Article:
/ Modified oct 24, 2013 5:19 p.m.

Man Executed for 6 Tucson Murders in 1990s

Robert Glen Jones Jr. given lethal injection at AZ State Prison; director of Homicide Survivors talks of aftermath.


Robert Glen Jones Jr., convicted murderer of six people in two armed robberies in Tucson in 1996, was executed by lethal injection at the Arizona State Prison in Florence Wednesday.

Jones was convicted on six counts of first-degree murder and sentenced to death in 2000. A motion for the inmate's appeal of his convictions and sentencing were pending until the Arizona Supreme Court denied it 90 minutes before the scheduled execution, The Associated Press reported.

Jones and Nordstrom Robert Glen Jones Jr. and Scott Nordstrom were convicted for the murder of six people during two robberies in Tucson that occurred in 1996.
AZPM Staff

On May 30, 1996, two men robbed the Moon Smoke shop in Tucson. In the process, they shot and killed one customer and one employee. Another employee was also shot but survived.

Two weeks later, the same two men entered the Tucson Firefighters Union Hall on East Benson Highway, killed one man and three women, and stole money from the cash register and the victims' wallets.

Those two men were Jones and Scott Nordstrom. Nordstrom still remains on death row.

"I think at that time it affected the community at large because...these were two violent crimes, very close together, perpetrated by the same people, leaving multiple deaths, affecting seven families," said Carol Gaxiola, director of Homicide Survivors, a Tucson nonprofit that provides support and advocacy for families and friends of murder victims.

Over the years, the organization has helped many people cope with issues of grief and loss, including those who lost family members in what came to be called the "Firefighters Union Hall murders."

The Jones and Nordstrom crimes represented six of the 46 homicides reported in Tucson during that year.

Firefighters Hall Jones and Nordstrom entered the Tucson Firefighters Union Hall on East Benson Highway and killed four people. The tragedy became known as the 'Firefighters Union Hall murders.'
AZPM Staff

“It was I think the worst you could say mass murder that had occurred, and it shook Tucson’s collective soul I believe because, first of all, how could that happen here and second of all, how do we not have it happen again," Gaxiola said.

Gaxiola, whose 14 year-old daughter Jasmine was murdered by two men 14 years ago, knows the challenges homicide survivors face.

“Jasmine was shot in the neck and then the face...that bullet was lodged in her brain and killed her," she explained. "...the two defendants were eventually arrested and it became a double death penalty case. “…obviously the system needs to be very cautious...if they’re thinking of executing someone at the end of it...it’s a very lengthy procedure.”

In Gaxiola's case, she and the prosecution accepted a plea deal that avoided the death penalty. The judge sentenced the men to “natural life” in prison.

“For my family and for myself it was an acceptable resolution of this really difficult journey in the criminal justice system...and we have families that we work with...(going back to court 29 years later)...30 years and it’s still not finished and that’s a lifetime for them," she said.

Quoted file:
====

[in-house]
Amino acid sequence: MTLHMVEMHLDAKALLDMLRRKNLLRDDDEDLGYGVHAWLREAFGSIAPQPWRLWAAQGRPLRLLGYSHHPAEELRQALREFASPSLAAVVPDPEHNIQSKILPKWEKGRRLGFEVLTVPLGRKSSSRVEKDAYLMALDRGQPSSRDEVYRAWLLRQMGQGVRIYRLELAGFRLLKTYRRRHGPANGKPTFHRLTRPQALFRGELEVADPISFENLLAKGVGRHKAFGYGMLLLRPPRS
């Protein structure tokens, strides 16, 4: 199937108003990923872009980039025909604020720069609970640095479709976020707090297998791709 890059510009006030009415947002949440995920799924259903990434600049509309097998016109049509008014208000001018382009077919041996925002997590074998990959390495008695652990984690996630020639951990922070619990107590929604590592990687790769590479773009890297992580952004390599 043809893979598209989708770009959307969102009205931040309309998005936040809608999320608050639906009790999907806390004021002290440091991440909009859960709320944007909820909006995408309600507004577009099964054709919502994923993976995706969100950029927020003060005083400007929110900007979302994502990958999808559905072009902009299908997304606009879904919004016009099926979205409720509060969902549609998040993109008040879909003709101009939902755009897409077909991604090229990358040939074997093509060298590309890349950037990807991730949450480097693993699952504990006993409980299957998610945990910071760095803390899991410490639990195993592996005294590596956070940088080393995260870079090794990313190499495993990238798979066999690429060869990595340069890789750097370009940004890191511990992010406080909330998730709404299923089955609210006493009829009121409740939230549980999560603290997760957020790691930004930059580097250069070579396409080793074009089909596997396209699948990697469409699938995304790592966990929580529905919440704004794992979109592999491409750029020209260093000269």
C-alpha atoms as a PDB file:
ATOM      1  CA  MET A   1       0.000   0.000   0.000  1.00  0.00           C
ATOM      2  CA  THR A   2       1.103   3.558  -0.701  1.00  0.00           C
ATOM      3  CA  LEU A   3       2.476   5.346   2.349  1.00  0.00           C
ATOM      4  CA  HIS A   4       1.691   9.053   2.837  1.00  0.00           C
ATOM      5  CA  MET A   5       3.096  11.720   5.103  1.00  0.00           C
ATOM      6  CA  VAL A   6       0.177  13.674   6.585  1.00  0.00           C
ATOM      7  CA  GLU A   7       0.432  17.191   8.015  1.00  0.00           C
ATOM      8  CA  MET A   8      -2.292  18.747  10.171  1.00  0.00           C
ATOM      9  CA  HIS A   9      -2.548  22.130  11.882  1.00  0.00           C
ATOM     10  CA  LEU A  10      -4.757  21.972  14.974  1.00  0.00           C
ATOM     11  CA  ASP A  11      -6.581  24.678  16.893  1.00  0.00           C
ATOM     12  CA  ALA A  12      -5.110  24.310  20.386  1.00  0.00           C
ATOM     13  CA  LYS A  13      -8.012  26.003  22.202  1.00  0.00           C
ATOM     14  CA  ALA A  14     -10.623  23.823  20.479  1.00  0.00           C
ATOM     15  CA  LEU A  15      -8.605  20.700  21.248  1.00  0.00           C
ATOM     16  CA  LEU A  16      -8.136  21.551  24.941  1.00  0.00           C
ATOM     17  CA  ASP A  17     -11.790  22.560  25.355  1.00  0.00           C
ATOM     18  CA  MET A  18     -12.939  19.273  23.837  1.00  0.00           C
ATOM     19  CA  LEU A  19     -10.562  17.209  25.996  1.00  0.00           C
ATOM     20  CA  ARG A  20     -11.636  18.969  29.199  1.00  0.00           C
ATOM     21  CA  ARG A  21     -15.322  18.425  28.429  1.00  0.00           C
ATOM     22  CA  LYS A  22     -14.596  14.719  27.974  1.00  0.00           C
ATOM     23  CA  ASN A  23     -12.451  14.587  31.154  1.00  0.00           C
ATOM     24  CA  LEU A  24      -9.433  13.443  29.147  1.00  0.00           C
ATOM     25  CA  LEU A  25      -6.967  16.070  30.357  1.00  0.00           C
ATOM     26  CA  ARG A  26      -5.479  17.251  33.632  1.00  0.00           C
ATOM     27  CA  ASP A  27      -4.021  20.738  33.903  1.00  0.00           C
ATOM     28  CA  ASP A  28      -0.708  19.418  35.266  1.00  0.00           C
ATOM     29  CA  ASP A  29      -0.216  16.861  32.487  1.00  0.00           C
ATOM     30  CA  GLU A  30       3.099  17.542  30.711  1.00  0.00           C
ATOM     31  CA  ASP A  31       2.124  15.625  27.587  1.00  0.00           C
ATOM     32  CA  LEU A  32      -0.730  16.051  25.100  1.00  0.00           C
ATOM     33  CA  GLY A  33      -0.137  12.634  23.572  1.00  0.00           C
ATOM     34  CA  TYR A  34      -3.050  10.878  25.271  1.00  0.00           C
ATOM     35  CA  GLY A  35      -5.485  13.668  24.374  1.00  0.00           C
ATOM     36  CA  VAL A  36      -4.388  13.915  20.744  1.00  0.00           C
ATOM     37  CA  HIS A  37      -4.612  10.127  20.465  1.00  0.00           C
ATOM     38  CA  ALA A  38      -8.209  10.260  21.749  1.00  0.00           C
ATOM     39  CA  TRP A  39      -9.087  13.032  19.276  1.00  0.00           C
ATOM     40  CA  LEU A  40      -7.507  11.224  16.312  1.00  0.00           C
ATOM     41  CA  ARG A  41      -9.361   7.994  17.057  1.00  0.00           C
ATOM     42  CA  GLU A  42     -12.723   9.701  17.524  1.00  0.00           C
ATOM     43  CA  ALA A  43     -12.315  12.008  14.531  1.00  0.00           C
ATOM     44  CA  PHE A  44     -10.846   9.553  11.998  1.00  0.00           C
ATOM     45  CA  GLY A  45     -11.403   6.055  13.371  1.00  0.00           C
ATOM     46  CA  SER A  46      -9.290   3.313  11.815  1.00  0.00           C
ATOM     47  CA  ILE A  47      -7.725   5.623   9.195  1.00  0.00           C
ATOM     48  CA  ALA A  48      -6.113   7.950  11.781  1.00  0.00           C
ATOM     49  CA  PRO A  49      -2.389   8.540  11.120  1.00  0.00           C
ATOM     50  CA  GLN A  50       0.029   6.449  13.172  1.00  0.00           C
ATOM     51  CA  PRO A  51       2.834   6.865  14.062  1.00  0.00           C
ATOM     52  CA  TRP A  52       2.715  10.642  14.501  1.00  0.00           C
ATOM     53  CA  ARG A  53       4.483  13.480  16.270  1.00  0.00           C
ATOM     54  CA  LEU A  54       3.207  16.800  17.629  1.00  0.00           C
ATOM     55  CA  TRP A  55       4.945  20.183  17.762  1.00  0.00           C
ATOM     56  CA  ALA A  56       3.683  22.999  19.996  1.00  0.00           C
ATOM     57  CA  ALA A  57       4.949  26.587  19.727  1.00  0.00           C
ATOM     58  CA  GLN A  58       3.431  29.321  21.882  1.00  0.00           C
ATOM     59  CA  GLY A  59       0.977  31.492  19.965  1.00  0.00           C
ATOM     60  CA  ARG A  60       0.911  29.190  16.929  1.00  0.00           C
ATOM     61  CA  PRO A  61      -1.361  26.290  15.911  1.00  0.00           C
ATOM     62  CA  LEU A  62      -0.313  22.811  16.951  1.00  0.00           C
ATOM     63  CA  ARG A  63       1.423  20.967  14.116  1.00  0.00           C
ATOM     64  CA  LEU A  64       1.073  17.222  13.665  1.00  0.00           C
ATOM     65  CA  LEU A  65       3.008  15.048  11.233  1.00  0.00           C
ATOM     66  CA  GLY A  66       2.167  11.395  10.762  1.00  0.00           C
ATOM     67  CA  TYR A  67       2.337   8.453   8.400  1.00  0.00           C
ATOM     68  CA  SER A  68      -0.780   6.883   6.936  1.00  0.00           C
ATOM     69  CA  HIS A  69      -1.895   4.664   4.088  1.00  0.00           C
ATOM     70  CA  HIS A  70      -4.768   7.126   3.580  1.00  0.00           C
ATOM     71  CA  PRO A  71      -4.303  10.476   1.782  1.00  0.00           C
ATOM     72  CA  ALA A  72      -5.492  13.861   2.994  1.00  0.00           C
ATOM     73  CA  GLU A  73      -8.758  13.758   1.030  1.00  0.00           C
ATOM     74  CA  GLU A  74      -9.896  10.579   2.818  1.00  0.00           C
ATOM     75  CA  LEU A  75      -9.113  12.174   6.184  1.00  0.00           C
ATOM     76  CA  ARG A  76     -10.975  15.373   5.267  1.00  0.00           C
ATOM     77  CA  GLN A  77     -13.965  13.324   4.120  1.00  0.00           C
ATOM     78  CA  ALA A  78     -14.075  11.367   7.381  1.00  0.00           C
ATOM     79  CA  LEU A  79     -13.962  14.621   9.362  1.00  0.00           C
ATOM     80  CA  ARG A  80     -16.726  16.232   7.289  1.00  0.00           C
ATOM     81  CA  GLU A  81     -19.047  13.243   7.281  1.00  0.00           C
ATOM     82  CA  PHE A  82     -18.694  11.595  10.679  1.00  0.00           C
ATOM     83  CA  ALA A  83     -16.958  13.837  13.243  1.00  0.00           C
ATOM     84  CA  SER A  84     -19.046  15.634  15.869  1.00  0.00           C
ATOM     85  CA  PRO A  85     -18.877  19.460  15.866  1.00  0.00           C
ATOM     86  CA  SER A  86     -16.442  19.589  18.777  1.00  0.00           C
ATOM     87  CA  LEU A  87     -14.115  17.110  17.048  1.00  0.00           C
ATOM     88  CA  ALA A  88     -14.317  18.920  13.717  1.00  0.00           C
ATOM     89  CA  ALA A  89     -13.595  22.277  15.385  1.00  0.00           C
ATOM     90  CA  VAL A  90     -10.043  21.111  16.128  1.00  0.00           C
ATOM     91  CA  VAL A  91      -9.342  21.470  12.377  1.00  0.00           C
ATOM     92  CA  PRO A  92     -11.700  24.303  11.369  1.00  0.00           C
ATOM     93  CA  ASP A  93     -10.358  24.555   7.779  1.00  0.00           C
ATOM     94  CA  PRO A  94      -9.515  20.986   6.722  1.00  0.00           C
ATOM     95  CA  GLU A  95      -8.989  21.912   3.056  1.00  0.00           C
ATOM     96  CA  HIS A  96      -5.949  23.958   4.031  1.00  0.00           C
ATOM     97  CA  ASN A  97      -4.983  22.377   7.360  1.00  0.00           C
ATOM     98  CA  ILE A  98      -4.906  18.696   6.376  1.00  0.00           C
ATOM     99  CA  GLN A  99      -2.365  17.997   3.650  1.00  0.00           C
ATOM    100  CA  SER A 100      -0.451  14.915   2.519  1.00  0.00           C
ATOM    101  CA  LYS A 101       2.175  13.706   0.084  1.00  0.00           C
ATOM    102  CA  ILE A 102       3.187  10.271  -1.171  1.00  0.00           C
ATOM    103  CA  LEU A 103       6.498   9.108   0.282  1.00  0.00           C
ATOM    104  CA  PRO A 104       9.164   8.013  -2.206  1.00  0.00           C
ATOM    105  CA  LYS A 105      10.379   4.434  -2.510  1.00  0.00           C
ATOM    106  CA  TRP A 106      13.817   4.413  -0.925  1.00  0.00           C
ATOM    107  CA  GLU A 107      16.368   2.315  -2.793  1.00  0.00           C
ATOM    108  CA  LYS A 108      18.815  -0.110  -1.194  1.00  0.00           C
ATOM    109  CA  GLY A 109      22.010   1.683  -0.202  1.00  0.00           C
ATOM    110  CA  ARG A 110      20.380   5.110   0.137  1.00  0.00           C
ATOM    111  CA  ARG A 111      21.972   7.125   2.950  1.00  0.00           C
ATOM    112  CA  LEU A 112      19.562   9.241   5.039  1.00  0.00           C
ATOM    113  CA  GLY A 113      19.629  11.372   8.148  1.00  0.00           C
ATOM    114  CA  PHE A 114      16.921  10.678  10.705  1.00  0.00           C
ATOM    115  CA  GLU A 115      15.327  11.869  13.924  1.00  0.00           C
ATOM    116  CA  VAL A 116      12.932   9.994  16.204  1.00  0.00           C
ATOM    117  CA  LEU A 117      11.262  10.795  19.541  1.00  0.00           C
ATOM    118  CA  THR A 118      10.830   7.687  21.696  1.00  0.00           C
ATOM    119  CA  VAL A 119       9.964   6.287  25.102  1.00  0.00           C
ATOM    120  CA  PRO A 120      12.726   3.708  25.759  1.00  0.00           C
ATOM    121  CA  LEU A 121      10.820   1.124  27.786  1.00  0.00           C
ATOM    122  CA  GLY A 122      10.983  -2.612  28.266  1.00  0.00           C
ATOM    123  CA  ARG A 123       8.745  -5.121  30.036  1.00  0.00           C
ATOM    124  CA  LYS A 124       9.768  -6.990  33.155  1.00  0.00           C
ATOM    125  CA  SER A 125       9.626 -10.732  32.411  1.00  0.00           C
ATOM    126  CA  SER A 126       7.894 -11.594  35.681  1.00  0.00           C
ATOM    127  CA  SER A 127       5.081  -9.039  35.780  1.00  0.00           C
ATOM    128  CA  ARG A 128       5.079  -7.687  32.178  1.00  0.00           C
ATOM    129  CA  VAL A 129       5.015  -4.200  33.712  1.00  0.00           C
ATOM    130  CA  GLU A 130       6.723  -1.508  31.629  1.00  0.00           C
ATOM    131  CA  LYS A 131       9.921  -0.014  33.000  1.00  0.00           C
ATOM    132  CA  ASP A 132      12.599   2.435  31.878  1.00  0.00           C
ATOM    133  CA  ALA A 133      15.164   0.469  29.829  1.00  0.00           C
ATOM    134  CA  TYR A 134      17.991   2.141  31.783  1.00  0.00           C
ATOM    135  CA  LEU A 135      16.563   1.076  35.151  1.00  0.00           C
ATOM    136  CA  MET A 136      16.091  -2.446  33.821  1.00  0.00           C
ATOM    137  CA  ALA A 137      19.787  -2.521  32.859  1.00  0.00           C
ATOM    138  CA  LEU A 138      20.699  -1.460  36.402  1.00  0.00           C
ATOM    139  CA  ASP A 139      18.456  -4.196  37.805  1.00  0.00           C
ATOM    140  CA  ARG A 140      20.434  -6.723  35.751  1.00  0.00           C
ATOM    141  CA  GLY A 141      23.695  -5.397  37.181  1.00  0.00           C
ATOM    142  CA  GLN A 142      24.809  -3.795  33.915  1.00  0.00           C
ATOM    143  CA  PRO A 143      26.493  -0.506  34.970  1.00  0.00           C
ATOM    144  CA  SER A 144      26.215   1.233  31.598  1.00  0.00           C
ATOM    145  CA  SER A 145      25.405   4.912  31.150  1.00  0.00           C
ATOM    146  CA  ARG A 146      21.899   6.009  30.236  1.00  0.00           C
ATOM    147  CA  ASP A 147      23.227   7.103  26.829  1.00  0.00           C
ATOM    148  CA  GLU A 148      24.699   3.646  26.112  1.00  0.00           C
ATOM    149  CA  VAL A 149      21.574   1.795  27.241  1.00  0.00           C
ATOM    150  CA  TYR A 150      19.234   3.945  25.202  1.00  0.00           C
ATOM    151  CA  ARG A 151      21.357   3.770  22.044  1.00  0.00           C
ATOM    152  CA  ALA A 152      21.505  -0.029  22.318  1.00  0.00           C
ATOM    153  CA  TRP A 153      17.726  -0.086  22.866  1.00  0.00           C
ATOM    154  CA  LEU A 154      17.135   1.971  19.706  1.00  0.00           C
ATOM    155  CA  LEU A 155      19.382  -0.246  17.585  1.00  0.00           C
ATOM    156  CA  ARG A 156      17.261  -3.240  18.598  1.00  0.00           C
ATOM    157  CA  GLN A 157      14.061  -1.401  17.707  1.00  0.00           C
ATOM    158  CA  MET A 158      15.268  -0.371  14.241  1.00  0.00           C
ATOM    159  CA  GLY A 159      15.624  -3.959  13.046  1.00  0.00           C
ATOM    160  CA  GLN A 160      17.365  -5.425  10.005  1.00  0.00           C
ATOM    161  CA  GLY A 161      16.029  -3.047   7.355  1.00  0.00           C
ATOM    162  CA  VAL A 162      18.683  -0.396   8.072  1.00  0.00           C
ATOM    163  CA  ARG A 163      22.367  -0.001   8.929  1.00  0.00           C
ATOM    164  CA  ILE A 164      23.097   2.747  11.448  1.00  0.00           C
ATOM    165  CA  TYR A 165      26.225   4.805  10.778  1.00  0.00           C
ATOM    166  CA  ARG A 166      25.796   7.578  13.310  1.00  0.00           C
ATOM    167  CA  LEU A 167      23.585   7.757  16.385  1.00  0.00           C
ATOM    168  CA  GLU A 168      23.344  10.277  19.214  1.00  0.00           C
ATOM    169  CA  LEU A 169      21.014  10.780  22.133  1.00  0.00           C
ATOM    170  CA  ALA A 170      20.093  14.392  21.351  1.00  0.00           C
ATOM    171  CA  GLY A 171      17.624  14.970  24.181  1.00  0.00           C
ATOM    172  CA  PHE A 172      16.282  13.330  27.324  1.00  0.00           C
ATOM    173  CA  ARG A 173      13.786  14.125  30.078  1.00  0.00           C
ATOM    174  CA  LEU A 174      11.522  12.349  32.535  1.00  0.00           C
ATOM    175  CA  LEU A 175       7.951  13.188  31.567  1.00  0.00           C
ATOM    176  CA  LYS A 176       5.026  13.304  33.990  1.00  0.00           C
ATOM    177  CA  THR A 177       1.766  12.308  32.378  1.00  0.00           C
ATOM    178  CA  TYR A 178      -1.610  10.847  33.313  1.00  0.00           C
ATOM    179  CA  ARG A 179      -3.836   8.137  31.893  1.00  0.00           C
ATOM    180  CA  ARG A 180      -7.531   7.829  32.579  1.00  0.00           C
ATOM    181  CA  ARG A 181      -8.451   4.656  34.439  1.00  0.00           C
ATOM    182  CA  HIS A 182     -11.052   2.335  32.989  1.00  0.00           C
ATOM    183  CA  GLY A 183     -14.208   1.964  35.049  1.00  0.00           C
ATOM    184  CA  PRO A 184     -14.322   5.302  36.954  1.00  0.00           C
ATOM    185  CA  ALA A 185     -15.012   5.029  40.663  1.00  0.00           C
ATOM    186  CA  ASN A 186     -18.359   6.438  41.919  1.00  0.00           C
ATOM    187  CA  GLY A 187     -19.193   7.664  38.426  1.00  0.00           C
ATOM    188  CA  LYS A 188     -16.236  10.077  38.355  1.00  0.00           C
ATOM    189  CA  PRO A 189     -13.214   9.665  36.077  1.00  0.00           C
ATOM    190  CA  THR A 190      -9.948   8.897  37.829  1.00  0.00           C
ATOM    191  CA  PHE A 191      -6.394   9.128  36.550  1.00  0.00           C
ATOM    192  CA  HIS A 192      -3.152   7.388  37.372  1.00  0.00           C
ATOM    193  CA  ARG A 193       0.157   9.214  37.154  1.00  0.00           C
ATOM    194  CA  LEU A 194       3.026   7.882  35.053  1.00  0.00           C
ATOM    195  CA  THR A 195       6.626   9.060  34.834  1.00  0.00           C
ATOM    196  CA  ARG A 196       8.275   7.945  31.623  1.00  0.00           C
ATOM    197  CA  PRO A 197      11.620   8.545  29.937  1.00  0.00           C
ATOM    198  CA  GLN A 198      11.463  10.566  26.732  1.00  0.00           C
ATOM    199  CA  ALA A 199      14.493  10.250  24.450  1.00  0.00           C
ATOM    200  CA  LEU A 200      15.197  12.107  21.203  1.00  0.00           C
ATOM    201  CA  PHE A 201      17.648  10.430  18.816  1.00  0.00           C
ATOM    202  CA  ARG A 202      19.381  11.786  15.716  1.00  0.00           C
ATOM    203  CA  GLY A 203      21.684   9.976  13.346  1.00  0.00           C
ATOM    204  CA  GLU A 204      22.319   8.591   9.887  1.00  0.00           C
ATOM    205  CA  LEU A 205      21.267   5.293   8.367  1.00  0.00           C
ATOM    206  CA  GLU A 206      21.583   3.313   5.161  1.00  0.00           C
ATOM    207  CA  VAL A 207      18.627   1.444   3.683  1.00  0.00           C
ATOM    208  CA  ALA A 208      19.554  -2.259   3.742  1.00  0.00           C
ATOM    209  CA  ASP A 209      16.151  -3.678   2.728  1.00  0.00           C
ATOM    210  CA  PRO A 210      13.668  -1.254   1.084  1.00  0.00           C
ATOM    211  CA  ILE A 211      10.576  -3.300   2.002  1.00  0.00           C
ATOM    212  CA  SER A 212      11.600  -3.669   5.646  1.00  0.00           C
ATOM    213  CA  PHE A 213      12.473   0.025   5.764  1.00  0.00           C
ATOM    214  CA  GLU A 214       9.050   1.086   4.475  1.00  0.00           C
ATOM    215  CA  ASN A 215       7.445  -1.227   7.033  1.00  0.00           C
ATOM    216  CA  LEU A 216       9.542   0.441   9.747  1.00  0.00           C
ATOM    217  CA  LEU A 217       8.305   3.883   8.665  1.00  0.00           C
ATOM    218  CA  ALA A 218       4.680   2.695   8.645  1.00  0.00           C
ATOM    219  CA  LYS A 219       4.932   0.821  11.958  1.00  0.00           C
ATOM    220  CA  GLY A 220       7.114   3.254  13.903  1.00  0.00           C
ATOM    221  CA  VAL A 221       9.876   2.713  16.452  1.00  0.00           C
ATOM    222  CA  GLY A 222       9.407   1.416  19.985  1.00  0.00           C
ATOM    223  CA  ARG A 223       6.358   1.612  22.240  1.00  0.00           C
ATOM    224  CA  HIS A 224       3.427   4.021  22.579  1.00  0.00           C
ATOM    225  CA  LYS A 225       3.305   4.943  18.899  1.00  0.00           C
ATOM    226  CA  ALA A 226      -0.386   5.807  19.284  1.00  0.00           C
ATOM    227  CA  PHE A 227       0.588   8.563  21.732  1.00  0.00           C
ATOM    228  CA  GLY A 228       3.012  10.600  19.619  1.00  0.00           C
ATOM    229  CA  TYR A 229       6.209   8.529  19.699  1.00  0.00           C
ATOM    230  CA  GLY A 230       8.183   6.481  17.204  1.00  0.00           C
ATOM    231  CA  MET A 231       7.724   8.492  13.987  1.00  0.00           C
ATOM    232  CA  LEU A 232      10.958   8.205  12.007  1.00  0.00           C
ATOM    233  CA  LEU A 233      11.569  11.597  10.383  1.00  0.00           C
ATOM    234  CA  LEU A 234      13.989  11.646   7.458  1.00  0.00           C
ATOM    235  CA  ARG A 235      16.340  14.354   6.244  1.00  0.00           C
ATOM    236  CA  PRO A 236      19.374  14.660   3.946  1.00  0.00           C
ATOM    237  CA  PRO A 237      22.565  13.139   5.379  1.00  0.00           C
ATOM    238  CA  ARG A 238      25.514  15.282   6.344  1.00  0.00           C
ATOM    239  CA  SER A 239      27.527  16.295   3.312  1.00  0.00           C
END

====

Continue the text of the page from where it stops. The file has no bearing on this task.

Gaxiola, who has been the nonprofit's director since 2010, said issues surrounding the death penalty are complicated and there are no easy answers.

Carol_Gaxiola_294x180 Carol Gaxiola, director of Homicide Survivors, has experienced firsthand the aftermaths of having a loved one murdered.
AZPM Staff

“The death penalty, even among survivors, can be controversial," she said.

Some people see it as a sense of justice, and others, for spiritual reasons, are completely against it.

"...we need to take precautions, we don’t want to execute an innocent person but it’s excruciating when it goes on for 30 years, for the family and I don’t know how that serves justice," she added.

The impact of murder and the death penalty, according to Gaxiola, extends beyond the families and friends of victims. It also penetrates the families and friends of those convicted.

"I just…I can’t imagine and I often hear survivors express, ‘He may have or she may have done this’ but it’s not (his or) her parents' fault...," she said. "So, there’s a lot of compassion for them too and it has to be…excruciating …it’s the ripple effect of this choice that someone (made) to take another human life..."

Carol Gaxiola at Homicide Survivors Gaxiola at the Homicide Survivors office.
AZPM Staff

Beyond the crime and the punishment, the question of forgiveness arises and that, too, she said is complicated.

“Forgiving the perpetrator (varies)...some people feel the need to do that for their own sake because of their spiritual beliefs...(and) some people don’t want to give the defendant another thought," Gaxiola said. "They don’t care. They leave (forgiveness) to...either the system or a higher power or whomever."

Forgiveness starts with those who have lost family members, she says.

“The person that you have to forgive first and foremost is yourself. You have to forgive yourself because there’s always the 'should haves' and the 'could haves' that come up after this happens in hindsight, and 'why didn’t I do this' or 'if I’d only,' and so the number one person that you have to forgive is yourself," Gaxiola said.

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